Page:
Like Preminger, in a way, Kramer tended to zero in on ‘hot topics’ – when we think of films such as ‘Inherit the Wind’, ‘On The Beach’, ‘The Defiant Ones’ & ‘Guess Who’s Coming to Dinner?’ (Thank goodness he thought to lighten up at one point with ‘It’s A Mad, Mad, Mad, Mad World’!) Without knowing much about ‘JAN’, it would be easy to think of it as merely one of many, many Holocaust films. And, in a way, that’s true. But its concerns are larger: somewhat indirectly (though this is touched on in Schell’s remarkable speech late in the film), it addresses how those at the highest levels of government and the military – almost anywhere – have always operated. (Which is most likely why this film will always be relevant; there will always be those whose hunger for power will make everything and everyone else subservient to it.)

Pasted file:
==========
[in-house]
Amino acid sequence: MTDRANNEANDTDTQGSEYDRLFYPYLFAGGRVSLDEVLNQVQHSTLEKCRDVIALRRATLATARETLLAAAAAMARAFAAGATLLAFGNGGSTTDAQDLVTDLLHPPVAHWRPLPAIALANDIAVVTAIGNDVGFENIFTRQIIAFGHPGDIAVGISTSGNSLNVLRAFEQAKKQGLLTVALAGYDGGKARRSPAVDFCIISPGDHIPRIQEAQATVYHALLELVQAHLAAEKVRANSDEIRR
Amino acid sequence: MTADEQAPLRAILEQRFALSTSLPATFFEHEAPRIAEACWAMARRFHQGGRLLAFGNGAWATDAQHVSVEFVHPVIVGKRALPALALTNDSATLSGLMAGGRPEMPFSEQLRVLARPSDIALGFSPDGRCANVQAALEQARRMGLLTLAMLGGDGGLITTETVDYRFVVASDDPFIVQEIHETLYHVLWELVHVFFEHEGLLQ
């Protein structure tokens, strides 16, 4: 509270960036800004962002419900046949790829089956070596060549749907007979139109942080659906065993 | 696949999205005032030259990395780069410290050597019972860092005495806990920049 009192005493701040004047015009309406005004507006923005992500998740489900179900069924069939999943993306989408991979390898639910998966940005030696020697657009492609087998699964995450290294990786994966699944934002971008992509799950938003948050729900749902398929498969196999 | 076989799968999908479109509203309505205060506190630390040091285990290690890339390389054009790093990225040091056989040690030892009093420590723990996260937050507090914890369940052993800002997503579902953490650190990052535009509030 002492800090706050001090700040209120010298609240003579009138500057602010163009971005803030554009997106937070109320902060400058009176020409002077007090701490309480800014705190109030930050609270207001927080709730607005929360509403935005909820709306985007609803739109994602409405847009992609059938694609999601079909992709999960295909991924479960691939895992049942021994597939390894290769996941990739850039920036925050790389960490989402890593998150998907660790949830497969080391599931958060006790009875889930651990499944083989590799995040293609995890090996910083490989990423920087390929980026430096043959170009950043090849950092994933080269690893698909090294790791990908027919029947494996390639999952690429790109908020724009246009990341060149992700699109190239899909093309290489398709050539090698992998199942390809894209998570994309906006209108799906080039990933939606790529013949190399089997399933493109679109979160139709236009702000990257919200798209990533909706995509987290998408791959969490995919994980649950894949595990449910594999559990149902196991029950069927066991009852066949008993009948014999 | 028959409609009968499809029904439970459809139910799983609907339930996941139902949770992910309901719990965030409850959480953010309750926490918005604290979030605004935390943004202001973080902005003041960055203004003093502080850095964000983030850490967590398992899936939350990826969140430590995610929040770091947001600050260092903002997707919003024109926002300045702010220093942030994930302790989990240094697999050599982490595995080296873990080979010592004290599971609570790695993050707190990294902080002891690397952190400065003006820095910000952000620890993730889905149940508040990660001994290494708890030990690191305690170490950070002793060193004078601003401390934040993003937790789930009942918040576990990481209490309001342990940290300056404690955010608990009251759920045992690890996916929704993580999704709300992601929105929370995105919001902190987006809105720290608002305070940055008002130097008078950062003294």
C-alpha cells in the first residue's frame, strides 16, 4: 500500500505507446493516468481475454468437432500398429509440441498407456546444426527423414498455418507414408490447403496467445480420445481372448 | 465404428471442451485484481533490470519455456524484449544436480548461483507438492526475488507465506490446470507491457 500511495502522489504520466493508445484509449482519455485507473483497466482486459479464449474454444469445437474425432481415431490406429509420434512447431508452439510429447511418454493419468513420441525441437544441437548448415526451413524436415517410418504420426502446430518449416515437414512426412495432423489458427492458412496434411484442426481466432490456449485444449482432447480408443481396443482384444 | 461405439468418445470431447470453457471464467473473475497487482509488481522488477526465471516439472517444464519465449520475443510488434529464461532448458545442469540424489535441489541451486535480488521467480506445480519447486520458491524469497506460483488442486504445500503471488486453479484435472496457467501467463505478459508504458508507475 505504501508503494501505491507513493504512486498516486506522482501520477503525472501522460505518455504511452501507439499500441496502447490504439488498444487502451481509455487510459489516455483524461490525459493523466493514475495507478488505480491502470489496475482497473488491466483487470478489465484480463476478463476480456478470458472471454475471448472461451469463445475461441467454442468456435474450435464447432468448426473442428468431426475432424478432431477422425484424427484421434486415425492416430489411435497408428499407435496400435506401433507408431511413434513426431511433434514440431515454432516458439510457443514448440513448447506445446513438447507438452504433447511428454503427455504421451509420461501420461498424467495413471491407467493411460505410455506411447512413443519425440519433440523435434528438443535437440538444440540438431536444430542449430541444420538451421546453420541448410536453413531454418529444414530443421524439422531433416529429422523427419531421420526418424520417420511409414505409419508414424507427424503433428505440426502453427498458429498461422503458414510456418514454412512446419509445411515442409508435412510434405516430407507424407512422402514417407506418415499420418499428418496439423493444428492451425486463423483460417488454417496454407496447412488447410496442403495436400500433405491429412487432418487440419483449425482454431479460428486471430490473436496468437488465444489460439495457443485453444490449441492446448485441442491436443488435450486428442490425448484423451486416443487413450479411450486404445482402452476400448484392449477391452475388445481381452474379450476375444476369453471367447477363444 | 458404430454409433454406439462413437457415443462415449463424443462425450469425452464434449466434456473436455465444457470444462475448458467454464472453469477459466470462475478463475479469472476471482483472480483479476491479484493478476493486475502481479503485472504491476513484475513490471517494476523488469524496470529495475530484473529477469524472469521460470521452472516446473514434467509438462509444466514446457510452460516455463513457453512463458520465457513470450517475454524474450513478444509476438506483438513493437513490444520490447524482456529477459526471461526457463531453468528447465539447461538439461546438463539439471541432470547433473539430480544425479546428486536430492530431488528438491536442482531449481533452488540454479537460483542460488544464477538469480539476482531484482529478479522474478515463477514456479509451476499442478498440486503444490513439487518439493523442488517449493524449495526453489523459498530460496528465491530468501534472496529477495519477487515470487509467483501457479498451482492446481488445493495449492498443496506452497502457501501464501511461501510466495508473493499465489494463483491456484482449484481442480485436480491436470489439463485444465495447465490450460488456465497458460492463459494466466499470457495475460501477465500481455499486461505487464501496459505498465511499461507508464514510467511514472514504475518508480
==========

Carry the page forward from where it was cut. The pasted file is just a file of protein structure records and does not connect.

In the film, a judgment is, of course, ultimately made. But it’s less a judgment on those who orchestrated evil (Hitler and his ‘pals’) than those who were afraid of it (who perhaps thought it was a matter of ‘kill or be killed’) or those who couldn’t find courage to act once they realized they’d been duped. (There is some mention of the fact that Hitler had morphed from what he first pretended to be.)